Call 1-800-284-7575

LIFELINE is a voluntary, confidential, FREE, service that provides benefits eligible employees and their dependents with counseling and referral services.  It is an employee benefit sponsored by HealthQuest, the State of Kansas employee health promotion program.


Creating Stress Resilience
December 2005

We need a little stress to get our engines running and to keep life from being boring, yet too much of it takes a toll on our emotions and our bodies. But sometimes it may be the way we handle stress that counts and not the amount of stress we encounter.

Consider this - studies have found that while many kids who grow up under great adversity, such as poverty and violence, continue the same pattern as adults. But many also are able to rise above their conditions and actually thrive as adults. The same is true of people who experience serious natural disasters or other kinds of trauma. Some succumb to these horribly stressful situations and others seem to bounce back quicker, avoiding the emotional and physical effects of stress.

Where does this stress resilience come from? Researchers suggest that some of us may be more vulnerable to stress in the first place - we simply are more susceptible to being overwhelmed by stress. When exposed, especially to repeated stress, we crumble. It has also been proven that we can cultivate resilience, or the ability to rebound quicker, by developing some buffers against the negative impact of stress. These include internal strengths and external supports.

To Develop Your Internal Strengths

  • Challenge yourself when you detect negative or "assuming-the-worst" types of thinking. This way of thinking begins early and becomes habitual. Begin to recognize how often your automatic negative thinking really doesn't come true. Use self-coaching to see the glass half full instead of half empty. Writing your thoughts down in a notebook or journal and reflecting back on them over time can be very helpful.
  • Develop coping skills, such as problem solving and time management. The ability to break a problem down into smaller units makes it less overwhelming and helps you think more rationally about it. These coping skills can give you a greater sense of control in your life, a sense of hope that you can handle what comes your way.
  • Let go of resentment or the feeling that you have been wronged. Life often seems cruel, yet those who let go of anger and move on, even under the most extreme challenges, tend to fare better emotionally and physically.
  • Be sure you have outlets for a physical release from stress - learn relaxation or imagery techniques. Try yoga or walking to de-stress.

To Enhance External Supports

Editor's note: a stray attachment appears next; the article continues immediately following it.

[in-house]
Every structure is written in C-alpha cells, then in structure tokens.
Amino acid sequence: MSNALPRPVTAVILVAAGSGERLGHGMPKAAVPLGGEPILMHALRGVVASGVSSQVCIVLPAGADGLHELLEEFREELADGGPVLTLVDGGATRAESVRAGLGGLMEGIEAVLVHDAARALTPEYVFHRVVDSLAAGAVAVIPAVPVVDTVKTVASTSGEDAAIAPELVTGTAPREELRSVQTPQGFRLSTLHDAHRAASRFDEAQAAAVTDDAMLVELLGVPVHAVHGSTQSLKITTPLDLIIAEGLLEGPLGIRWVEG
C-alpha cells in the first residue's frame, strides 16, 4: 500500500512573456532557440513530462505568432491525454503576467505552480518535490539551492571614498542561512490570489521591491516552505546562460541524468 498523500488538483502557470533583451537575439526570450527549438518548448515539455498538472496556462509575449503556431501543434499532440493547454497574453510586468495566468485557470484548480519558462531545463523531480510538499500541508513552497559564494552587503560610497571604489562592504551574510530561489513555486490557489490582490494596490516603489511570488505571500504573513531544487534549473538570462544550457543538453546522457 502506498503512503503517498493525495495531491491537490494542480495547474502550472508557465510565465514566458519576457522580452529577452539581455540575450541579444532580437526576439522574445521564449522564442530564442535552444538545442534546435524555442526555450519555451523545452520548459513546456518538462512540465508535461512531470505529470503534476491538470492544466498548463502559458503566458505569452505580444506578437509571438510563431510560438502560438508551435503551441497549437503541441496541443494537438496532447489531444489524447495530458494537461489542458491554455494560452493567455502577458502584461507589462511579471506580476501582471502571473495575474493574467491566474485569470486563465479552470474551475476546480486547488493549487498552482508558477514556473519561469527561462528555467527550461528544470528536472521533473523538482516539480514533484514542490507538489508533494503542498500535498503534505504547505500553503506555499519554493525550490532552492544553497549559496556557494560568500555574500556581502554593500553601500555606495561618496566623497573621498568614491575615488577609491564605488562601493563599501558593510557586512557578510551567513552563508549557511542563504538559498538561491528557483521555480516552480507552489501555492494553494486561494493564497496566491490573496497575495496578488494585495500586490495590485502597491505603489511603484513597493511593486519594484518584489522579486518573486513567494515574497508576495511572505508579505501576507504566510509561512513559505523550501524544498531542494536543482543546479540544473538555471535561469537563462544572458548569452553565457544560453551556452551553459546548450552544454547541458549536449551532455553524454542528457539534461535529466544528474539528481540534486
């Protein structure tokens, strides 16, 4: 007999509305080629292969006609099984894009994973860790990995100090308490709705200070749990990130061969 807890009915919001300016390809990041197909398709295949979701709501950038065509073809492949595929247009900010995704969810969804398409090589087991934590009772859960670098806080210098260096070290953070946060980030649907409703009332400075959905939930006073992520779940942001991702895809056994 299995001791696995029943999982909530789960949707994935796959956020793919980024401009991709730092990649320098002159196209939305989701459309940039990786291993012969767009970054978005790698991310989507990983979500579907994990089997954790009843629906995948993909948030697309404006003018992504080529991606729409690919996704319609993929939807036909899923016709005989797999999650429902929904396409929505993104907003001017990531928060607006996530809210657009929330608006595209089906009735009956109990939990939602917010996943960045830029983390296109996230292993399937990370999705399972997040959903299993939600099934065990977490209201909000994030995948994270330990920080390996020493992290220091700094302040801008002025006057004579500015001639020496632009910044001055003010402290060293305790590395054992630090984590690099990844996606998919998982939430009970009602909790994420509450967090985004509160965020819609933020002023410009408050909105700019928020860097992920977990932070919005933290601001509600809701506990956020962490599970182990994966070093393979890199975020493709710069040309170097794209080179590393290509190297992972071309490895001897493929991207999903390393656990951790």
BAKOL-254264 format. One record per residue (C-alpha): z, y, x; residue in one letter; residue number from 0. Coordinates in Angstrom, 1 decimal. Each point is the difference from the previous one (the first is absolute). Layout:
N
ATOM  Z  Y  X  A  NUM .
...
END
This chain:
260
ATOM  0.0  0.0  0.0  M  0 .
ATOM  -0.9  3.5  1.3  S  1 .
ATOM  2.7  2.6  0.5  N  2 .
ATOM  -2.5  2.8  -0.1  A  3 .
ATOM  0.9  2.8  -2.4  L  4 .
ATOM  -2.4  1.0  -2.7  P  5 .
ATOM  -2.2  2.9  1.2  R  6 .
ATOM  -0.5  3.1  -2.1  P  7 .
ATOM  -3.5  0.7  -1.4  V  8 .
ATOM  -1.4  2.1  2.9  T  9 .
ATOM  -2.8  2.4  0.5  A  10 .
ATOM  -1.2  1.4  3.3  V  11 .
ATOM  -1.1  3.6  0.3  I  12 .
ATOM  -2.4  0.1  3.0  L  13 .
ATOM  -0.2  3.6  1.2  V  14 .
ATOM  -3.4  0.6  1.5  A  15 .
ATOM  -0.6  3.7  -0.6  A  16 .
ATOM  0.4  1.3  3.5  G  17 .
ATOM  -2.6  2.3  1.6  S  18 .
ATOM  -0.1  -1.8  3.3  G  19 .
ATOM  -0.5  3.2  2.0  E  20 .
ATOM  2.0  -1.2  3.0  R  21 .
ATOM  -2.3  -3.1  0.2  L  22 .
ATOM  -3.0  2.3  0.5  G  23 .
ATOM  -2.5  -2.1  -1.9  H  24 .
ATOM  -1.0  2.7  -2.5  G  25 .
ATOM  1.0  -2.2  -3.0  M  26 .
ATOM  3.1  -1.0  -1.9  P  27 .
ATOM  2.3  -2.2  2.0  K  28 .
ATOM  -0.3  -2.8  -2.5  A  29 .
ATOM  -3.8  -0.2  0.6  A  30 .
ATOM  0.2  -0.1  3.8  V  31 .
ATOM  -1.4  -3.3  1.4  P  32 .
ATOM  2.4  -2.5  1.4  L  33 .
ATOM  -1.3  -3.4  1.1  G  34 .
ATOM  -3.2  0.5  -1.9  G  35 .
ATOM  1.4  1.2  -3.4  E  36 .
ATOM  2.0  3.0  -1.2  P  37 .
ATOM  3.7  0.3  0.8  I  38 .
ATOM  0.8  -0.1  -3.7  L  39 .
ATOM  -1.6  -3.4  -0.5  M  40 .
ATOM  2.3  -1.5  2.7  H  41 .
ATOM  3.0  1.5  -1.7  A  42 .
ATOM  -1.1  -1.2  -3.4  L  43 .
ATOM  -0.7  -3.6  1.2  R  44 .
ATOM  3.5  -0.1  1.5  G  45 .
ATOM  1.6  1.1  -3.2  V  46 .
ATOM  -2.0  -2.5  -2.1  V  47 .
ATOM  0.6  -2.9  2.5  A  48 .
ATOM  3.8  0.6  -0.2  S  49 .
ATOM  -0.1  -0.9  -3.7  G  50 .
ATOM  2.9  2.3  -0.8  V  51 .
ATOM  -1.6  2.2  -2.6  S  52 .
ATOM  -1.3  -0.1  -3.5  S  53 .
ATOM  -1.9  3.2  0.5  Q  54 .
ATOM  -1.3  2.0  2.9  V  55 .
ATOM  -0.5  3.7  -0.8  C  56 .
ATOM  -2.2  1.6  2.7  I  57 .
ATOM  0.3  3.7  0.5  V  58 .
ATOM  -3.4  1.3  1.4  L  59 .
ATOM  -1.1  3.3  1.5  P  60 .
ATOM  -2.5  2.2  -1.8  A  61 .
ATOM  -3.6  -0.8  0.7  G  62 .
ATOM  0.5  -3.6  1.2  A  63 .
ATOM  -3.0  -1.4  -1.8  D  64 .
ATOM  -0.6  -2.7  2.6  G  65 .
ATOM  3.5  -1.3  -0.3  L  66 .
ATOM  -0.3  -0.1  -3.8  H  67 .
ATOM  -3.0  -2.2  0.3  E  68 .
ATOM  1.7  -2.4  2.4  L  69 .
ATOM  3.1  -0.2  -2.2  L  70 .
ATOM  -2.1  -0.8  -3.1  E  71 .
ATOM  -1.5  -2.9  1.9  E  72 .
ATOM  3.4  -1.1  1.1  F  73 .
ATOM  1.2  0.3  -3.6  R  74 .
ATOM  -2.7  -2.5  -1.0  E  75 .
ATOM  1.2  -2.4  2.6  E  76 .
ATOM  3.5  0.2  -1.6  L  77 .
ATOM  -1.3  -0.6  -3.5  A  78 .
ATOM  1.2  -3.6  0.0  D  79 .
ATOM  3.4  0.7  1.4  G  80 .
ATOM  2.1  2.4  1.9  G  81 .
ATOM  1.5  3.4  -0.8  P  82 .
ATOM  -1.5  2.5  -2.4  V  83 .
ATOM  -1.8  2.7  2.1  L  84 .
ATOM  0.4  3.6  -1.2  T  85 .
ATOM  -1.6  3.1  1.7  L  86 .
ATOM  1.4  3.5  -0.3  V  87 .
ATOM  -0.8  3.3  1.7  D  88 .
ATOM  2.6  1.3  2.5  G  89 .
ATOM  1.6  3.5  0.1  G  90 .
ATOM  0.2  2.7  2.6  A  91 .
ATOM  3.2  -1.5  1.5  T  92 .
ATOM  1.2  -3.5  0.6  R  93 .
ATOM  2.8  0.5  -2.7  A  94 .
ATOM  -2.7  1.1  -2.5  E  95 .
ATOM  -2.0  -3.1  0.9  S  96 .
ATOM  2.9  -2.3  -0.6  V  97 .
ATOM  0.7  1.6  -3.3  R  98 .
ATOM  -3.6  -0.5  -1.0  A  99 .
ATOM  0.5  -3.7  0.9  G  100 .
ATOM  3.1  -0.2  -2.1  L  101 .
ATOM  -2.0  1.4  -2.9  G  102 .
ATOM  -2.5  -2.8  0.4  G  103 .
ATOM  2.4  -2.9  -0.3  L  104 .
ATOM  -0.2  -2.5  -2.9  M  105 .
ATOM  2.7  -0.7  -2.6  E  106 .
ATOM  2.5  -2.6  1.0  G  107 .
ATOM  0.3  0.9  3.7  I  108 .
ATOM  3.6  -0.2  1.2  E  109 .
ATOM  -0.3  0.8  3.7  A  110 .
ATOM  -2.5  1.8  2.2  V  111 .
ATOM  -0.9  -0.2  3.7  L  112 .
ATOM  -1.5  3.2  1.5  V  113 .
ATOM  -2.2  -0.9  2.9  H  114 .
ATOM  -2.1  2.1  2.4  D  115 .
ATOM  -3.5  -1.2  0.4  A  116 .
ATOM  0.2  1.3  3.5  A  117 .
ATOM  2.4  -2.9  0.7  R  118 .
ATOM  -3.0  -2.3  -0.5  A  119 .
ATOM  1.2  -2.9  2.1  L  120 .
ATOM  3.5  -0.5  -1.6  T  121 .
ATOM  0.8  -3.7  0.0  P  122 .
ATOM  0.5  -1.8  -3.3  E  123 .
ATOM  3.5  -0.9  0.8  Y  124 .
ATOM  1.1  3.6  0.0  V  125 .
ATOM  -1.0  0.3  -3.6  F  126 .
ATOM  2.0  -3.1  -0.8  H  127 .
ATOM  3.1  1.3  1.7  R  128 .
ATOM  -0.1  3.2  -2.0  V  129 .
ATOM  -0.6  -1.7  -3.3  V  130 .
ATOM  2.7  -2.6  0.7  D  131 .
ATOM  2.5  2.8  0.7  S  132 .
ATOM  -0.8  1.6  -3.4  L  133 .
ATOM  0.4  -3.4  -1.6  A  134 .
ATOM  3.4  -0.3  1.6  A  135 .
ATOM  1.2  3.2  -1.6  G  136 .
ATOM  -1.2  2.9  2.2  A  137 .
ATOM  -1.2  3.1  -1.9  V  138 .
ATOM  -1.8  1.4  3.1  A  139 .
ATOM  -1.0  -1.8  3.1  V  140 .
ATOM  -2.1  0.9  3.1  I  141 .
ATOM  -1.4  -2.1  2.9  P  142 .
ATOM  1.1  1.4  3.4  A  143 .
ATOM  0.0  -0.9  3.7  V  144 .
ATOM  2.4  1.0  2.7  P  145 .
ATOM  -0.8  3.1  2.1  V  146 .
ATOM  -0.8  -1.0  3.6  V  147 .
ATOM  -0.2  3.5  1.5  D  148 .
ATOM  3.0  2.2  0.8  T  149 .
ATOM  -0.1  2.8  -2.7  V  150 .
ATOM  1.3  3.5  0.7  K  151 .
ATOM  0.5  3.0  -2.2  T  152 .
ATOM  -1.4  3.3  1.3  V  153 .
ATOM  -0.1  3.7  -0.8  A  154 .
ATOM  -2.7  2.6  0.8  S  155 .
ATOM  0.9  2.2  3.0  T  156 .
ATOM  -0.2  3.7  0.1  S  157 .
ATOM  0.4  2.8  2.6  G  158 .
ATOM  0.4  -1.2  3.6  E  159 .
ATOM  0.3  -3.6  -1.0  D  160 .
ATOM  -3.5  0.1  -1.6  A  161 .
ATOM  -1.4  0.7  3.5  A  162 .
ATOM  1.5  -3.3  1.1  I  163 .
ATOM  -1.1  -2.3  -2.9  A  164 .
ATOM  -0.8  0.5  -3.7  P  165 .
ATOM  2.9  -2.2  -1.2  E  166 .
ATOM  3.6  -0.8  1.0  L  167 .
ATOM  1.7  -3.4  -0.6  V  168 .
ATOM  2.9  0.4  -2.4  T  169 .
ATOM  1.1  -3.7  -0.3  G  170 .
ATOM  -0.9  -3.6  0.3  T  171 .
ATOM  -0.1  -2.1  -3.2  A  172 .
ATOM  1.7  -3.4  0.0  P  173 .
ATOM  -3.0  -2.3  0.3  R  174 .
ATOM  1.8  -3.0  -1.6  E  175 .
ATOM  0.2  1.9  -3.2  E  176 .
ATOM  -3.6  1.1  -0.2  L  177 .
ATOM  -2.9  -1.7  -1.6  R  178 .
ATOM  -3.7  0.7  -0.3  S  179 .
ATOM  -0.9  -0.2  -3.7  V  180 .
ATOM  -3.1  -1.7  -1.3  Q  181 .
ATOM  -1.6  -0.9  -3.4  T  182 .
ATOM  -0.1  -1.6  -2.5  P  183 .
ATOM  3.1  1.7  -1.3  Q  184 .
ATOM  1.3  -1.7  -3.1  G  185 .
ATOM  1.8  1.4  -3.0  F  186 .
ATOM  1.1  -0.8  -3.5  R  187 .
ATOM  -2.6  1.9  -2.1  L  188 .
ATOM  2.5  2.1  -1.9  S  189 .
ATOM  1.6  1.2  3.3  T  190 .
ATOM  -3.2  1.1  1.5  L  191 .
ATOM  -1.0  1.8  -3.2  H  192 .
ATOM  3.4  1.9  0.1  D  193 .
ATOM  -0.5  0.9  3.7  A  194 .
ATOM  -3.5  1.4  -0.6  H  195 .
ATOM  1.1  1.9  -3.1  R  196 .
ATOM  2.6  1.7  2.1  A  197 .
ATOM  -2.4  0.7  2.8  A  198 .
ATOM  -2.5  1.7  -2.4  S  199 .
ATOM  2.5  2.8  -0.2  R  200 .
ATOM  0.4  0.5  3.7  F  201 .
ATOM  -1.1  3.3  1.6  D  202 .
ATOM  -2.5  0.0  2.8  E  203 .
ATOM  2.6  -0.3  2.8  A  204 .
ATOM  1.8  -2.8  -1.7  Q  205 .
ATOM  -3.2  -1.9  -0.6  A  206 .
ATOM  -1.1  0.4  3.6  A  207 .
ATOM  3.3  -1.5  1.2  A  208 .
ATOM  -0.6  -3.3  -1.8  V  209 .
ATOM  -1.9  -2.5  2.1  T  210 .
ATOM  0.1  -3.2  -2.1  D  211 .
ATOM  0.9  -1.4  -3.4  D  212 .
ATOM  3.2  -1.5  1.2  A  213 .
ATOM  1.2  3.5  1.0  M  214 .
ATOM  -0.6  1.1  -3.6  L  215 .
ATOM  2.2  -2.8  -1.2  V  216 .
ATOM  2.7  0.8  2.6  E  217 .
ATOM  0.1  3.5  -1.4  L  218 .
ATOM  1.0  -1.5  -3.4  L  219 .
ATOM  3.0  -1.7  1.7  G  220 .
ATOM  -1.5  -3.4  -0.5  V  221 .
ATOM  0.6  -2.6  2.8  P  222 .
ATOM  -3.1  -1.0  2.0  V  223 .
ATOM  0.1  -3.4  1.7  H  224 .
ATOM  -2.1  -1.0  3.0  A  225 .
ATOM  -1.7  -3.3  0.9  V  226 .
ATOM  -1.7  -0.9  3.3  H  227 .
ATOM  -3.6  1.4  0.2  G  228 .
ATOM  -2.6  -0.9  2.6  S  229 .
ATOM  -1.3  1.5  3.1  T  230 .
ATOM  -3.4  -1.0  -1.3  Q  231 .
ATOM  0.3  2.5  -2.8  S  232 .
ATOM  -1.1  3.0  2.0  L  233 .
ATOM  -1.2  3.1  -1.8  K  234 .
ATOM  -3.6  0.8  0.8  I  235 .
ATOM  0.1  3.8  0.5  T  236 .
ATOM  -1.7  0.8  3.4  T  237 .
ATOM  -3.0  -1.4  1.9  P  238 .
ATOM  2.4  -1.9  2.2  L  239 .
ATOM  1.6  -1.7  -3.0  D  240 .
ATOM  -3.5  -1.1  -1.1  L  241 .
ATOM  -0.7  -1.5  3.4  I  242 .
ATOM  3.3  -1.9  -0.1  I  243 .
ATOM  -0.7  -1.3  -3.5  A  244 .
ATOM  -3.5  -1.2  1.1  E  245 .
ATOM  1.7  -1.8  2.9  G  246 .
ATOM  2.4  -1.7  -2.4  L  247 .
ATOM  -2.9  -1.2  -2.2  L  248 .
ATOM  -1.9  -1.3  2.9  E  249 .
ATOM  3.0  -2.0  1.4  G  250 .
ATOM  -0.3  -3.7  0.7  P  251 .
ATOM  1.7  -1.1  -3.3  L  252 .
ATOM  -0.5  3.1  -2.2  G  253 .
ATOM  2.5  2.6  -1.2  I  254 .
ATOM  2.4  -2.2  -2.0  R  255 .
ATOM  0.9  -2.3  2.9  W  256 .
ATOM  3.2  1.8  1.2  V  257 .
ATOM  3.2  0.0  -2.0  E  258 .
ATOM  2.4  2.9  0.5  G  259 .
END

• Have someone you can trust and share concerns with. It may be in the form of a mentor at work, a family member or friend, or perhaps a counselor who can be a sounding board to your thoughts.
  • If you have particular skills someone else could learn from, become a mentor yourself. Giving of your time and talents to others has a therapeutic effect. A sense of purpose and meaning, either through your work or in activities outside of employment, seems to be important for developing resiliency.
  • Renew or create bonds with others in your life. Spending lots of time alone may encourage too much self-reflection and inner focus. Getting outside of yourself by being around other people gives you a sense of connectedness. 
  • Associate as much as possible with people who exhibit a positive attitude and who respond affirmatively rather than negatively to people and life events.

Stress reactions that never seem to let up can contribute to deeper emotional problems, such as anxiety and depression, as well as physical ailments, such as digestive problems, back and joint pain, or headaches. Counseling and stress management programs can be effective supports for learning ways of thinking and reacting when under stress. If you are more vulnerable to stress reactions, developing these inner strengths and external supports may mean the difference between health and illness for you.

If you sense yourself becoming more bothered by stress, consider a call to the LIFELINE Program or enrolling in a LIFELINE Stress Management Coaching program. Visit to sign up.


Summary of CORE LIFELINE Employee Assistance Services

Call LIFELINE 1-800-284-7575 at any time, day or night 7 days a week for help handling life's stresses. State of Kansas benefits eligible employees and their dependent children can receive the following benefits:

1-4 face-to-face sessions (per issue) with an EAP counseling service for a wide variety of problems:

  • Day-to-day stresses
  • Depression and anxiety
  • Major life traumas
  • Problems with co-workers or supervisor
  • Stress due to layoffs or furloughs
  • Marital and family issues
  • Drug and alcohol issues

The following services are also available:

  • Elder care consultations with an elder care specialist
  • Legal consultation with an attorney - one per year
  • Financial consultations with a professional
  • Extended benefit for employees and immediate family members for 6 months after any layoff action.
  • Healthy Life Programs
    • Life Coaching (employee only)
    • Healthy Weight Program (employee and dependents)

Take advantage of this valuable employee benefit. For help with the day-to-day stressors of life, simply call LIFELINE at 1-800-284-7575 any time, day or night 7 days a week. That's all you need to do. Just pick up the phone. Your call with be completely confidential.